Posts Tagged ‘cooking’
August 17, 2015 | by Sadie Stein
Cooking, as we know, is a constant test of character. It’s easy to pretend we’re all attracted to the high-minded ideals of fostering community, continuing traditions, and feeding souls. But catering for others is often competitive—even if the competition is only with oneself. There is the constant temptation to show off, to experiment, to give into exhibitionism, to put theoretical pleasures before a guest’s actual comfort. The turning out of a completely anodyne meal can be an exhausting exercise, because for every normal and pleasing dish served, there exist the ghosts of a hundred more exciting possibilities considered and abandoned, haunting the dinner table with their potential glory. The trick is keeping overweening ambition at bay. The trick is remembering that, for the duration of the meal, you have a kind of control over others.
And so the question really becomes: What does one do with absolute power? The Stanford Prison Experiment is always looming on the horizon. Benignity goes against nature. Read More »
May 8, 2015 | by Sadie Stein
Back in 2011, I wrote a paean to my family’s one and only signature recipe: the wine cake. I hadn’t read it since it went up, and recently ran across the post while searching for a recipe for the cake; I was craving one for my own birthday.
At the time, I described wine cake as the sole edible thing to emerge from my grandparents’ kitchen, and explained that it was a constant at all family birthdays. It wasn’t too galling, so far as rereads go. But I worry that I failed, in 2011, to express the most important thing: wine cake is amazing. Read More »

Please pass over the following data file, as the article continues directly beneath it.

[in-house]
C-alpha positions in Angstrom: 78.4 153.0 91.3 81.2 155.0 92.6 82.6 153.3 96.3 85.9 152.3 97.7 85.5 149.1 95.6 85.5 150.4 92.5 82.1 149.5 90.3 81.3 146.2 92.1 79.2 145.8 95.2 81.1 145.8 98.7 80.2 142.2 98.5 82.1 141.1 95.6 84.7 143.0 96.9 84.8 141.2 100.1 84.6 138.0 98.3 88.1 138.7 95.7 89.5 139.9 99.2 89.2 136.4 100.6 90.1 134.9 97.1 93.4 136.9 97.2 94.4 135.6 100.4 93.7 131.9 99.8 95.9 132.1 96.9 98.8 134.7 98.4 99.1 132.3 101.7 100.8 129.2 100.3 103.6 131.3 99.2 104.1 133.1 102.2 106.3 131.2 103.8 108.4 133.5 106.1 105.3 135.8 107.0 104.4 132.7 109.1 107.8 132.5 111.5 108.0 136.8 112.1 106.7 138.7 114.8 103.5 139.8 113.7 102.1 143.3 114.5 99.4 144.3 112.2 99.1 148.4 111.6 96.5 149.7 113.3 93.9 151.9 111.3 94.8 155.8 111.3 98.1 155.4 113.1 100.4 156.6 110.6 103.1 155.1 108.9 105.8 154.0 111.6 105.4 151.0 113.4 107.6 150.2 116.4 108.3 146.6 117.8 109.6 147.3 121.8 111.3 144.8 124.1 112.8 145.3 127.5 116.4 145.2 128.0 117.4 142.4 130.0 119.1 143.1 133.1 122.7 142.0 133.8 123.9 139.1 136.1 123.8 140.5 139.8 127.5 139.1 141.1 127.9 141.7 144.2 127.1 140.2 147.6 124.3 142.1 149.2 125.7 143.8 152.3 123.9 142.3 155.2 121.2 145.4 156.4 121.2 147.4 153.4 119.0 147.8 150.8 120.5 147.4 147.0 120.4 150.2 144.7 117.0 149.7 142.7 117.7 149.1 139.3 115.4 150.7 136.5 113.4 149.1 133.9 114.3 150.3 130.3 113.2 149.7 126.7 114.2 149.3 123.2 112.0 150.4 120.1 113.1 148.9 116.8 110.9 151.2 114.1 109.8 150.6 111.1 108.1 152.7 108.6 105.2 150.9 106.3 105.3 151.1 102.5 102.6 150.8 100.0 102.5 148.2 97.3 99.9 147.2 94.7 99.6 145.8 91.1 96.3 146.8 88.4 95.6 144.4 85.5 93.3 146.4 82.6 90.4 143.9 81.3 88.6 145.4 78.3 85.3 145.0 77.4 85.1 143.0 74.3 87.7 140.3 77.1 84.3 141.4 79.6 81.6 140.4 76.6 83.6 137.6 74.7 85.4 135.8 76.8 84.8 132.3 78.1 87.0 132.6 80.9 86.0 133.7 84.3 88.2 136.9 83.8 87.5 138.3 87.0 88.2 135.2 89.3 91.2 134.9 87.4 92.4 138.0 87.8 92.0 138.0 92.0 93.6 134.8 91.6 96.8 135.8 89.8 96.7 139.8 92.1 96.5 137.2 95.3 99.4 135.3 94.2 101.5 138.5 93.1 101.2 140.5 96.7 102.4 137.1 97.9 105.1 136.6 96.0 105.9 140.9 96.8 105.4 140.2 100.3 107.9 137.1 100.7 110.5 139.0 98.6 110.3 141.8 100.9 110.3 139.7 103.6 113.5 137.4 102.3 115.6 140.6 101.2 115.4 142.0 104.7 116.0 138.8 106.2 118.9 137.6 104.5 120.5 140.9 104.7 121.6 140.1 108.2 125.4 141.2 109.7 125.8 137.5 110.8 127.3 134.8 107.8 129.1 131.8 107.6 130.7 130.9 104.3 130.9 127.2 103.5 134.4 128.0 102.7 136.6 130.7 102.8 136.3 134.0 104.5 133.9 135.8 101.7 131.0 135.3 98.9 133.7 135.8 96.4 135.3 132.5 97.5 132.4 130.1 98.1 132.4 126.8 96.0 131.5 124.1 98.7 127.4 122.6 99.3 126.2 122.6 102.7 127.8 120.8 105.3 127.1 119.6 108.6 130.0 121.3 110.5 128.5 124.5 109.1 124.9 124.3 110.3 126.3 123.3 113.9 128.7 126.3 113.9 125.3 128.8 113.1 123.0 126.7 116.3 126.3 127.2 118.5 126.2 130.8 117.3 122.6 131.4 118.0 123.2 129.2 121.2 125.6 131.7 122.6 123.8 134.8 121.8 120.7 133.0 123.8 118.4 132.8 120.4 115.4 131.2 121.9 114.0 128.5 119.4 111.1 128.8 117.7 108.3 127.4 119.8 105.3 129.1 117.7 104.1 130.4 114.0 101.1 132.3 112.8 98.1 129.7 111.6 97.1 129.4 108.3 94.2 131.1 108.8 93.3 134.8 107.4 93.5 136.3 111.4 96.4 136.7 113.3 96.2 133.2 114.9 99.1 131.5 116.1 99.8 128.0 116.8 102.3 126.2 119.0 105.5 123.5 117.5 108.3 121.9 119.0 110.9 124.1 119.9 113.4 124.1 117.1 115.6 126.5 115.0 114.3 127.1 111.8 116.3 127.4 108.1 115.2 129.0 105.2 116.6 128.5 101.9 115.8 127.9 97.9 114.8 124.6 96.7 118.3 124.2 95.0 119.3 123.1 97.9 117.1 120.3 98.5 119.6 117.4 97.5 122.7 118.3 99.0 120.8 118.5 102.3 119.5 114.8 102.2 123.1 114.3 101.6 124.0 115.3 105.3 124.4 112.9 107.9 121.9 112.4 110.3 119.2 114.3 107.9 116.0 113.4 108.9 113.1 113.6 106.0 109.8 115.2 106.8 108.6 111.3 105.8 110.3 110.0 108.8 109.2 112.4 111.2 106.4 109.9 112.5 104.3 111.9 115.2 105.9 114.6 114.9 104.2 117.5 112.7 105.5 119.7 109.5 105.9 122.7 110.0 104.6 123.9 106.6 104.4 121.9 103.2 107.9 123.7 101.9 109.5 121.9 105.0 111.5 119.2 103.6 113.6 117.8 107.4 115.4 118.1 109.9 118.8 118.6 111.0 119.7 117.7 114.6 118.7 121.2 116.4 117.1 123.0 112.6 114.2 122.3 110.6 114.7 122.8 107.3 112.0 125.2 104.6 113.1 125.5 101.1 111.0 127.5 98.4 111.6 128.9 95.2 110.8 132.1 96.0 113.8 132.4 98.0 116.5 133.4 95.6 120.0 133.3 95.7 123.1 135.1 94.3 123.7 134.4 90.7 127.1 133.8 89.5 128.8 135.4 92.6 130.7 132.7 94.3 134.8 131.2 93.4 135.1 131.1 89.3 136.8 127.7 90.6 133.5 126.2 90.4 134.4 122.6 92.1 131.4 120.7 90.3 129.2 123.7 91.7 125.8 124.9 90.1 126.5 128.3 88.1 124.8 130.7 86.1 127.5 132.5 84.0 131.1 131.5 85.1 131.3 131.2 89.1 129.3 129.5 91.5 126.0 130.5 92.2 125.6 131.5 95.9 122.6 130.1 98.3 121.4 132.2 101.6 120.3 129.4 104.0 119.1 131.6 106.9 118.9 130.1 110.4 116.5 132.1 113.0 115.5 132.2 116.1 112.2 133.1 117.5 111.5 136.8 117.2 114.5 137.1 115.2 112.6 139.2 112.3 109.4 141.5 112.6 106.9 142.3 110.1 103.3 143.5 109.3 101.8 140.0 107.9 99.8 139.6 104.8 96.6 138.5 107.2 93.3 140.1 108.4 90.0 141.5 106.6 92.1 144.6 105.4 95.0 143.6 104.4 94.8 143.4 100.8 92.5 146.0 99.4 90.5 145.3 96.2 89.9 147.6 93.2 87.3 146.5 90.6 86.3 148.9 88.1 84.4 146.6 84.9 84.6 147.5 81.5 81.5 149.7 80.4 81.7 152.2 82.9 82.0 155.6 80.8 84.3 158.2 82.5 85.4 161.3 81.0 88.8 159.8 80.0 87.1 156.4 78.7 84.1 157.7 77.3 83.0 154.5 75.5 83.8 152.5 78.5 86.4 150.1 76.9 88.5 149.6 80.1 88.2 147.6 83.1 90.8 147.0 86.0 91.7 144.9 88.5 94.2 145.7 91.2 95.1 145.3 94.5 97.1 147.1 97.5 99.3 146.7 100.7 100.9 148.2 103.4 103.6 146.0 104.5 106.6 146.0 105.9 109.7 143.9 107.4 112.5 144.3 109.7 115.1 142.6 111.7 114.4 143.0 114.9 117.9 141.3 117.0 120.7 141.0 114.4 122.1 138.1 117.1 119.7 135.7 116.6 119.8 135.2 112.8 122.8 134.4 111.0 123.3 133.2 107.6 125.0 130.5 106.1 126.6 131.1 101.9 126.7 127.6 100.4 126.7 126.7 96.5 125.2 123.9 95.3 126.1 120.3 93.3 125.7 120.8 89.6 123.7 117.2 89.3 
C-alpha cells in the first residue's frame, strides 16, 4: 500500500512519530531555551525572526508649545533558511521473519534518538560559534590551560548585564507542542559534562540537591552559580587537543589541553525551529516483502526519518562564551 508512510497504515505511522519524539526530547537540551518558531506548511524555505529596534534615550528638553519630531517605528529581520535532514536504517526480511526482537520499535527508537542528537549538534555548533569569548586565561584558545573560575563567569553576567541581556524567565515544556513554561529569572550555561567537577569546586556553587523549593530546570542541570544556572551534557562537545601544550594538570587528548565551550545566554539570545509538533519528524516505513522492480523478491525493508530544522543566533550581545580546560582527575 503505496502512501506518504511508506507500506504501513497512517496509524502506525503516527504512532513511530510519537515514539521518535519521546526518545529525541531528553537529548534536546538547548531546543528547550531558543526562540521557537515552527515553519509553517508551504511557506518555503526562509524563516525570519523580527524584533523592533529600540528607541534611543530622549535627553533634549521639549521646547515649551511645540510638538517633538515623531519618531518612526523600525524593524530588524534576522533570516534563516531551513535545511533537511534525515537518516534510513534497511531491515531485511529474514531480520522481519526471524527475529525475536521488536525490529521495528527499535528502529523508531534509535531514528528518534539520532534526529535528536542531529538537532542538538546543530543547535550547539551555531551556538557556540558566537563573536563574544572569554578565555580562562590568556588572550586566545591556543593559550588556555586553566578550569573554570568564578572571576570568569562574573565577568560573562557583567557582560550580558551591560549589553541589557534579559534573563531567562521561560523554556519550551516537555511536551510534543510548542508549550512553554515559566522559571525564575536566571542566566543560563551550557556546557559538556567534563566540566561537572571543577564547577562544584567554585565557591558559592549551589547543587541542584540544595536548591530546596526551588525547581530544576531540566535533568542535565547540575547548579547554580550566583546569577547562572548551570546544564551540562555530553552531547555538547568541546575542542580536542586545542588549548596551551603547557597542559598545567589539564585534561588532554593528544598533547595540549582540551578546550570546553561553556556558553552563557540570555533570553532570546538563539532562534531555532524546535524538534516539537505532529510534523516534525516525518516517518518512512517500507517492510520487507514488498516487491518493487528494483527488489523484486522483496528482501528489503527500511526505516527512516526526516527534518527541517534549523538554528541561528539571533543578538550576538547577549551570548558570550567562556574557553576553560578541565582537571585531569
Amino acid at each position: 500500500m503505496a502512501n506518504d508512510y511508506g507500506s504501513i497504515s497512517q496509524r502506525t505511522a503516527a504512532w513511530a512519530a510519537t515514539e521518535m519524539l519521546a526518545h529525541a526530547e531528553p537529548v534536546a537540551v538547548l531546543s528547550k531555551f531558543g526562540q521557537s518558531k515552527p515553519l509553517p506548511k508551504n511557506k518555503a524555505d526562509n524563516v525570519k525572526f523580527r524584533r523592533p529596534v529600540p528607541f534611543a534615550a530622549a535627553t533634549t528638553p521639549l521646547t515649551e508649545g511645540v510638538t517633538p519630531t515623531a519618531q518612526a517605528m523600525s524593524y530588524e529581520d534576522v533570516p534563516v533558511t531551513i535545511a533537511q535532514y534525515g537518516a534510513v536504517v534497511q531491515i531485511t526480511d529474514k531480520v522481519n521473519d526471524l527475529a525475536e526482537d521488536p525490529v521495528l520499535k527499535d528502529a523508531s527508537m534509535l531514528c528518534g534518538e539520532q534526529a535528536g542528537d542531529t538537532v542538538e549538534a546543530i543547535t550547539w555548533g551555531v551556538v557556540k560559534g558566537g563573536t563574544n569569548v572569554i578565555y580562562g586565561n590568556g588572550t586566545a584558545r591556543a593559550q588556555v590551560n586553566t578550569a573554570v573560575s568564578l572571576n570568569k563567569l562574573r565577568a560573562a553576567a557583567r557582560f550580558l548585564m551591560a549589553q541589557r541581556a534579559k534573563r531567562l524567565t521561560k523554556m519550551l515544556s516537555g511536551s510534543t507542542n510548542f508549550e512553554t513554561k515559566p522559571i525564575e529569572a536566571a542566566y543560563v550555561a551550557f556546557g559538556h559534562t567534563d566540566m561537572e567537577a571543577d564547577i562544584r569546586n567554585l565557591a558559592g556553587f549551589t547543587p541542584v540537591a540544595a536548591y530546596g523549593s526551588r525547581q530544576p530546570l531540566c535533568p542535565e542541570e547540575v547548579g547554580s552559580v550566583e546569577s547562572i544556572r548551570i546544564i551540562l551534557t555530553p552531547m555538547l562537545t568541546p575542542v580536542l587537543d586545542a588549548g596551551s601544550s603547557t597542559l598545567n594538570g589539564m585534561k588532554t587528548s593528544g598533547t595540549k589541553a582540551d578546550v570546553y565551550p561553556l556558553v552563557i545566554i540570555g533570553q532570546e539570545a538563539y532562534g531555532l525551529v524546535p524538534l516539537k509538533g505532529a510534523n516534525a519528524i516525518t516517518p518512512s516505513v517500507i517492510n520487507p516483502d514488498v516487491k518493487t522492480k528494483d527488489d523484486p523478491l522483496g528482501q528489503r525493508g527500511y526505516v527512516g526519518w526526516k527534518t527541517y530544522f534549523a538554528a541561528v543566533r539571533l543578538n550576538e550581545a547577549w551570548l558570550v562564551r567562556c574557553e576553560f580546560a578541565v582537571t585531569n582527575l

November 24, 2014 | by Sadie Stein
You know how J. M. W. Turner tried to exhibit his work at the Royal Academy and the Royal Academy was all, Wow, your work is way too innovative and interesting and we can’t show it because it would threaten all our hidebound, bourgeois ideas and force us to reevaluate everything and make important societal changes? Yeah, well, I totally see their point. Once a year, anyway.
Because every November, all the food magazines and blogs start trying to bully us into to reinventing the wheel. Don’t be a fogey! they scream. What, you’re still eating turkey? HAHAHA. Well, if you insist on being a “traditionalist,” stuff that turkey with linguica and kale! Baste it with ramen! Douse it in pomegranate molasses! (All this is said in a vaguely threatening, SportsCenter-style cadence.) This isn’t your mom’s green bean casserole! You’re not even seeing those losers, are you, with their stupid political views and opinions about your love life? Surely you’re having some awesome no-strings Friendsgiving celebrating the new family you’ve chosen! Right? RIGHT?! SRIRACHA. SRIRACHA. SRIRACHA.
Look. I get the market demands of the newsstand. You can’t just recycle the same stuff year after year. Nor do I mean to advocate a slavish adherence to tradition. In my family’s case, that would mean cleaning the dining room table off in a panic at the last minute, barring entrance to the rooms where we’ve stuck all the mess, then watching my mother stand in front of the digital meat thermometer with tears rolling down her cheeks. Read More »
November 7, 2014 | by Sadie Stein
Yesterday was very rainy and everyone was cranky. I was covertly trying to take shelter under the edge of a stranger’s golf umbrella while I crossed the street, when suddenly there was an outraged blast of honking horns and an explosion of profane shouting from several drivers. We all looked over to the opposite intersection, where a large, elderly man in a sateen Yankees jacket and one of those woven plastic fedoras was making his leisurely way against the light, against traffic, and, in the process, blocking the way of a large truck. He seemed oblivious, or indifferent to the commotion he had caused.